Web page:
Student trustee wants board members removed, transparent investigation into racism allegations

Ahona Mehdi was one of two student trustees who served on the Hamilton-Wentworth District School Board during the 2019-2020 school year and described her time in the role as the "most patronizing experience of my life."

HWDSB hopes to hire consultant to lead investigation sometime in next 2 weeks

Ahona Mehdi, 17, has raised allegations of racism and oppression based on her experience as a student trustee with the HWDSB for the 2019-2020 school year. (Dan Taekema/CBC)

A former student trustee with Hamilton's public school board is demanding the investigation into allegations of racism she raised be transparent and that the trustees involved be removed from their roles.

Ahona Mehdi was one of two student trustees who served on the Hamilton-Wentworth District School Board (HWDSB) during the 2019-2020 school year. On Saturday she posted a series of tweets describing her time in the role as the "most patronizing experience of my life" and detailing allegations of racism.

The board responded that same day, releasing a statement on social media that referred to the allegations as "deeply disturbing" and pledging a third-party investigation.

Mehdi is a member of HWDSB Kids Need Help, a group that has raised issues with racism at the board in recent years and advocates for marginalized students. On Monday they hosted a press conference at HWDSB headquarters and made the following demands:

  • Transparency, as well as public and student consultation on all equity and anti-racism training provided to trustees.
  • Transparency around the investigation, including who is leading it, what they're looking into and ensuring that their full report is released to the public and students.
  • Trustees involved in "blatantly anti-Black and racist incidents" be "impeached" immediately.

"When it comes to overt and explicit acts of racism, there's no place for that among our board of trustees," said Mehdi, surrounded by supporters. 

"They are making policy that's impacting our racialized and marginalized students. If these people are making decisions for our students, our students are ... going to be unsafe."

Mehdi was joined by Ruby Hye, a student trustee in 2017-2018. Hye also spoke about feeling as though they were being used as a token for diversity.

"It was clear to me that trustees didn't want my role as trustee to be one of advocating for students, but one where I kept my head down and did not speak up," Hye said. "The environment for me to safely discuss racism and how racism informs policy and operates in the school board did not and does not exist."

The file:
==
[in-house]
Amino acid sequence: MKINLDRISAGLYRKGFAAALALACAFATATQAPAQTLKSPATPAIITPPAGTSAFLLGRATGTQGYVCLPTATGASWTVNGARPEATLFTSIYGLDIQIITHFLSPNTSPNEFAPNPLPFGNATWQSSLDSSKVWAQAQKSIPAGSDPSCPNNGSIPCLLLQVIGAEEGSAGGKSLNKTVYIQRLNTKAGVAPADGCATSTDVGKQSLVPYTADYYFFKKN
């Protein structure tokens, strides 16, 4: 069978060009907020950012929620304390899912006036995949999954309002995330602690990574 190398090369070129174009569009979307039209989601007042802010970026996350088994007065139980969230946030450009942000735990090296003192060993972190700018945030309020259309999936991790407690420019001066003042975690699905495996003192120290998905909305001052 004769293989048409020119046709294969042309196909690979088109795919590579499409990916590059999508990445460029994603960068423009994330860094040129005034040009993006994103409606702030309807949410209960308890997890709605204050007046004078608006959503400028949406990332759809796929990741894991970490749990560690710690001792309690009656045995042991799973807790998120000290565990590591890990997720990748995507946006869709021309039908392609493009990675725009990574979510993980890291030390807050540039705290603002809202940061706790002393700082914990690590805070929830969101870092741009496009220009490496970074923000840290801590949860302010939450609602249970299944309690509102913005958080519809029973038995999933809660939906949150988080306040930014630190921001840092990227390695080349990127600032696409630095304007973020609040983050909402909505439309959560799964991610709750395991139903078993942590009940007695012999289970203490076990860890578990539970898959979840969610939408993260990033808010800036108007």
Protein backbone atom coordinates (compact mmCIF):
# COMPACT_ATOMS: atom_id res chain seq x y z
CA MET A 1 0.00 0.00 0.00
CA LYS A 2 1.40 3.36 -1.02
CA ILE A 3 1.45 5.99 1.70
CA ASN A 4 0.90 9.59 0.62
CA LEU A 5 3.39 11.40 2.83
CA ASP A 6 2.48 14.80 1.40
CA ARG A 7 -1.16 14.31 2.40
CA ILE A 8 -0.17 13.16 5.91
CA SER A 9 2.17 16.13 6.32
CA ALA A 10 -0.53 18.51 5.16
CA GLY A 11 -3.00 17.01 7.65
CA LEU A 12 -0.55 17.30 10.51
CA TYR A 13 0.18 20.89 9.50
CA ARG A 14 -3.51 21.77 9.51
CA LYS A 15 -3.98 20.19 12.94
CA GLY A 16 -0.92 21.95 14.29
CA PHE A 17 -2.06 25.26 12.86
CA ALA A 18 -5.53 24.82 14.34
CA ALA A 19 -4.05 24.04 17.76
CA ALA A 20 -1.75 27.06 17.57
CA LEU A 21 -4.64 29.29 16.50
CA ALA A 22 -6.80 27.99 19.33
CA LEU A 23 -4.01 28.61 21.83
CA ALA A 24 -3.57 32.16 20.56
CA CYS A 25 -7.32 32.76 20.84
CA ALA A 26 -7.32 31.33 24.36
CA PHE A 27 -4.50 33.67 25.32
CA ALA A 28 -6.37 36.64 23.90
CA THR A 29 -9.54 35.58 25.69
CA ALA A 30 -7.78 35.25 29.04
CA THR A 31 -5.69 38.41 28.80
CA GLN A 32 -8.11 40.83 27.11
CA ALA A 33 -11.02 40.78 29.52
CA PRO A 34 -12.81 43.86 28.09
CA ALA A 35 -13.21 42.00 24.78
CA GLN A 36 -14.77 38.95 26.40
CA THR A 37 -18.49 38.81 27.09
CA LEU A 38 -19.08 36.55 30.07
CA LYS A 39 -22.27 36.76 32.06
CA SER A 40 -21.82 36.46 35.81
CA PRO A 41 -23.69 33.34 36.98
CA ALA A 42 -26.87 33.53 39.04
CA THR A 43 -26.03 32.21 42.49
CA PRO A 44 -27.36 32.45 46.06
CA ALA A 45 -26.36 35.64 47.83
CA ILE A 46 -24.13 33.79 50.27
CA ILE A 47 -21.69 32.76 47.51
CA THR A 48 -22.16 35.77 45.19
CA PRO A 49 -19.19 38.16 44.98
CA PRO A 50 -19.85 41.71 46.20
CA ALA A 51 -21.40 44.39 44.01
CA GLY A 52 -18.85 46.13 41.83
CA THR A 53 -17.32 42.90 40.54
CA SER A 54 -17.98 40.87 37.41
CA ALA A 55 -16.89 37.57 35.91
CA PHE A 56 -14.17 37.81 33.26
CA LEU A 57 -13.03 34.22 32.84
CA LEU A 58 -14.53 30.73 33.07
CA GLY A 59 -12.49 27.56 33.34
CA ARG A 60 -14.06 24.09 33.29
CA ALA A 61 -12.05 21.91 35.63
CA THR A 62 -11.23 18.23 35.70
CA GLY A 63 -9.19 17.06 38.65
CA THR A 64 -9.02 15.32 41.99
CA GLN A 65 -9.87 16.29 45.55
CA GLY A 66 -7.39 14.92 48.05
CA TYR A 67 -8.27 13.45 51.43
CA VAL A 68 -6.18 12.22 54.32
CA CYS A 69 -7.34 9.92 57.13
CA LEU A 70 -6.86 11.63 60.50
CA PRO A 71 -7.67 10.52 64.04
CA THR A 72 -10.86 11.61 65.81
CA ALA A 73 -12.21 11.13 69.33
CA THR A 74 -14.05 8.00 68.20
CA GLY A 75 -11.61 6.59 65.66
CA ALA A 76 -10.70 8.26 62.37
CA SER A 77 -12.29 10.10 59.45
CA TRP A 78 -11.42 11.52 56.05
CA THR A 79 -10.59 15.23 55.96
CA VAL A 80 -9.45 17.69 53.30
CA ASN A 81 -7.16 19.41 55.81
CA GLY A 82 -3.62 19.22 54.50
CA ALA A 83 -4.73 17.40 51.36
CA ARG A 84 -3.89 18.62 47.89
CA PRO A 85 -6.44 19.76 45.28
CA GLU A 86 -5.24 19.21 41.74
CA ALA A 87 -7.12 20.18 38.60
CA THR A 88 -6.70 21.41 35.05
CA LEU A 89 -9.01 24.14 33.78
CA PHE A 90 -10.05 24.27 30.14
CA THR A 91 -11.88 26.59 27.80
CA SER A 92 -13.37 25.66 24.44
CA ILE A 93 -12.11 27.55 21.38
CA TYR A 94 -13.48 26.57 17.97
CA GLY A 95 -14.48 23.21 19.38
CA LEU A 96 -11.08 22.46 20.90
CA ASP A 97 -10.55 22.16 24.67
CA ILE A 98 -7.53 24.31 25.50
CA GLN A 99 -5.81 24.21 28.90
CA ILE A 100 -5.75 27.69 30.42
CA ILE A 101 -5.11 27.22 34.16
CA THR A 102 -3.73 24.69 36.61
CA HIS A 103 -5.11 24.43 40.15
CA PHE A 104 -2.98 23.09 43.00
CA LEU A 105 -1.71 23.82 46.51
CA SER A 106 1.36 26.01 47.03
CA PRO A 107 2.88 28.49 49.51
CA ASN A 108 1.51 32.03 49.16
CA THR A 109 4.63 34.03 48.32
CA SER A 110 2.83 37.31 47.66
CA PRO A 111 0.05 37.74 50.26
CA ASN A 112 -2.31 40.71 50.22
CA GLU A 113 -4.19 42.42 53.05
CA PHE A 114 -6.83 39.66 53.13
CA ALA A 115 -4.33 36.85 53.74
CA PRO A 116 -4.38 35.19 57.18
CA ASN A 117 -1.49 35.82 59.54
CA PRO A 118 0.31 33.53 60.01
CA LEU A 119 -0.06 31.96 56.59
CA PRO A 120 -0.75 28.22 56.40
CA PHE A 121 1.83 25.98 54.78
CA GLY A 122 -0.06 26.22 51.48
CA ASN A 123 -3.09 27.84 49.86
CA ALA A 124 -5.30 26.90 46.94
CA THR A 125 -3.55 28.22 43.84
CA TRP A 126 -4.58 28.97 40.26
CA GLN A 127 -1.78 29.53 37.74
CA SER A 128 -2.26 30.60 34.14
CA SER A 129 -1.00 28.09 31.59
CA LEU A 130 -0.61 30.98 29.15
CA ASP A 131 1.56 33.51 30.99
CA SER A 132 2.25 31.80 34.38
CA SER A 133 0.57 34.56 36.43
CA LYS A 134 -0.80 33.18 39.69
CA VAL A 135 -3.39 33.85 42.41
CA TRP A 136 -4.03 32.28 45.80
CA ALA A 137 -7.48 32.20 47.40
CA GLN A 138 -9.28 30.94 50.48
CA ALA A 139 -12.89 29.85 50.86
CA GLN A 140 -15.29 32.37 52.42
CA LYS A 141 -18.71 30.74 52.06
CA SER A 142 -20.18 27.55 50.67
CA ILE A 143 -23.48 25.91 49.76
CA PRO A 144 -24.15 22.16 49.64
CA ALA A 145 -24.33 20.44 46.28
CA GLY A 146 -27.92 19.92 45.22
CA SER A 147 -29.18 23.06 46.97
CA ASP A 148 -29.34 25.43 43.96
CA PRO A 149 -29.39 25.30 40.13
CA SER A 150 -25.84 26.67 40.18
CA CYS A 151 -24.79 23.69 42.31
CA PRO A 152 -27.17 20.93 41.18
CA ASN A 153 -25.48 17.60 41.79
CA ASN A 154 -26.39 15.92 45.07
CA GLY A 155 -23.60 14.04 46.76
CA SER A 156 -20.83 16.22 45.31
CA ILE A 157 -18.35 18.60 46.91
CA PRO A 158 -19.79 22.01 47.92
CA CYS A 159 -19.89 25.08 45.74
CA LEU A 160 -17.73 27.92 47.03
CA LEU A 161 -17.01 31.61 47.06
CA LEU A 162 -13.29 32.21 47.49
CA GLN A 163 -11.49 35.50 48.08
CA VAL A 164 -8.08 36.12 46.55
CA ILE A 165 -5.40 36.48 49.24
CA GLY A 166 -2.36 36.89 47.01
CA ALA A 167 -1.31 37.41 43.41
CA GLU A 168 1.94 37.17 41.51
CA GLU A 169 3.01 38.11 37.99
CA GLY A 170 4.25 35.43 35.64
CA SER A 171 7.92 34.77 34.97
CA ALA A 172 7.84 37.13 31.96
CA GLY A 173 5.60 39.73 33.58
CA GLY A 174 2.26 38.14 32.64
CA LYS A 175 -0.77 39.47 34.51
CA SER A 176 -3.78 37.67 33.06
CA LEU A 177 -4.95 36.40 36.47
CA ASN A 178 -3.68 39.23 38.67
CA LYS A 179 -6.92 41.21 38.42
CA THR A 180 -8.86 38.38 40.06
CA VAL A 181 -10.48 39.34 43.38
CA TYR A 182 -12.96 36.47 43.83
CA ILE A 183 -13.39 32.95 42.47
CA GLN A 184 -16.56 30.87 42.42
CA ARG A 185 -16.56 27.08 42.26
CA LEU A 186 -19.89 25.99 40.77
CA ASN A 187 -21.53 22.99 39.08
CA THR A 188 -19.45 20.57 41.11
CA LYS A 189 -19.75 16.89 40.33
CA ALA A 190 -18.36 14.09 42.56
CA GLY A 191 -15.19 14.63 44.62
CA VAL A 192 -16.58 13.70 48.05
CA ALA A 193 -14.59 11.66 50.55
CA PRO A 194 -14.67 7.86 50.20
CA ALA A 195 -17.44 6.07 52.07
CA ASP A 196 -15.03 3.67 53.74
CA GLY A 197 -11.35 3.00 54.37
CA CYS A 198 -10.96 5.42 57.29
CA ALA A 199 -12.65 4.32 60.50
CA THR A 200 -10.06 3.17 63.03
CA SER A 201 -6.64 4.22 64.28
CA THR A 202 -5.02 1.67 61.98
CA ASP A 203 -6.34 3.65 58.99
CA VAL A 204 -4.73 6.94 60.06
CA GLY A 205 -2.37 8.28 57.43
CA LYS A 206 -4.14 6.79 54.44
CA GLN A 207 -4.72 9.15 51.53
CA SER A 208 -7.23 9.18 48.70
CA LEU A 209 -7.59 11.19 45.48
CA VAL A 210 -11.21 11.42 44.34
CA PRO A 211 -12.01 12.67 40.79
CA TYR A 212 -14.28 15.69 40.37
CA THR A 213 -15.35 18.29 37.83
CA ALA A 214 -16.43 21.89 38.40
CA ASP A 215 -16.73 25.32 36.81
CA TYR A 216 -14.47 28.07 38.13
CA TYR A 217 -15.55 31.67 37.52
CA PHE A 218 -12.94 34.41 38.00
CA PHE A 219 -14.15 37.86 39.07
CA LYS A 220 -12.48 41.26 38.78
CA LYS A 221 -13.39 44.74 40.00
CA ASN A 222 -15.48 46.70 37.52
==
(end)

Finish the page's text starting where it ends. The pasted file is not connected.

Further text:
HWDSB chair Alex Johstone and director of education Manny Figueiredo both attended the media event where they were called out by name and challenged to take action.

"As a board of trustees we must and we will do better," said Johnstone. "That starts with holding ourselves accountable."

Ruby Hye, who served as a student trustee in 2017-201, also shared concerns based on her time with the board. (Dan Taekema/CBC)

She described being shocked and saddened by what Mehdi shared and said the board is committed to making things right.

"Clearly what's been brought up today is that there needs to be an entire cultural shift both systematically and there are concerns that need to be addressed at the individual level."

Figueiredo said he's been in contact with the Ministry of Education and Ontario's Anti-Racism Directorate for help with the investigation and finding someone with a "strong equity and anti-racism lens" to lead it.

The board itself would have to decide on any action toward any trustees.

"Once the investigation is done there are sanctions the board of trustees could implement based on what's discovered," he explained, adding those sanctions could include censuring trustees as well as barring them from participating in any board or trustee committees.

HWDSB Director of Education Manny Figueiredo said the board hopes to hire a consultant to lead the investigation in the next two weeks. (Dan Taekema/CBC)

The director said he's hoping to name a consultant in the next two weeks and complete the process by the end of the fall, saying it's important it take place as soon as possible.

"They're challenging us to say at what point is enough, enough and we're going to take action. And we've got to respond to that."

During the press conference, Mehdi spoke about specific racist incidents, but did not name any of the trustees involved, saying only that they were white and that each alleged act was witnessed by other trustees who did nothing.

One of the situations she described was an incident before her first board meeting where a trustee allegedly referred to tennis star Serena Williams using the "N-word."

Following the press conference, Batool Dahab, a member of HWDSB Kids Need Help, confronted Johnstone, alleging the board chair was present when the slur was used and suggesting that she said nothing to the trustee who said it.

"I personally don't remember, but that doesn't mean it didn't happen. I'm not trying to deny it," said Johnstone, adding she did not want to comment further and was focused on listening to the student concerns.

Figueiredo speaks with former students, including Mehdi and members of HWDSB Kids Need Help, following their press conference Monday. (Dan Taekema/CBC)

Mehdi said she she's not asking for sympathy, personal justice or pity. Instead she's hoping speaking out will bring change at the board.

"I hope that for once they choose to hear us and I hope that for once they actually take action with the intent of being better."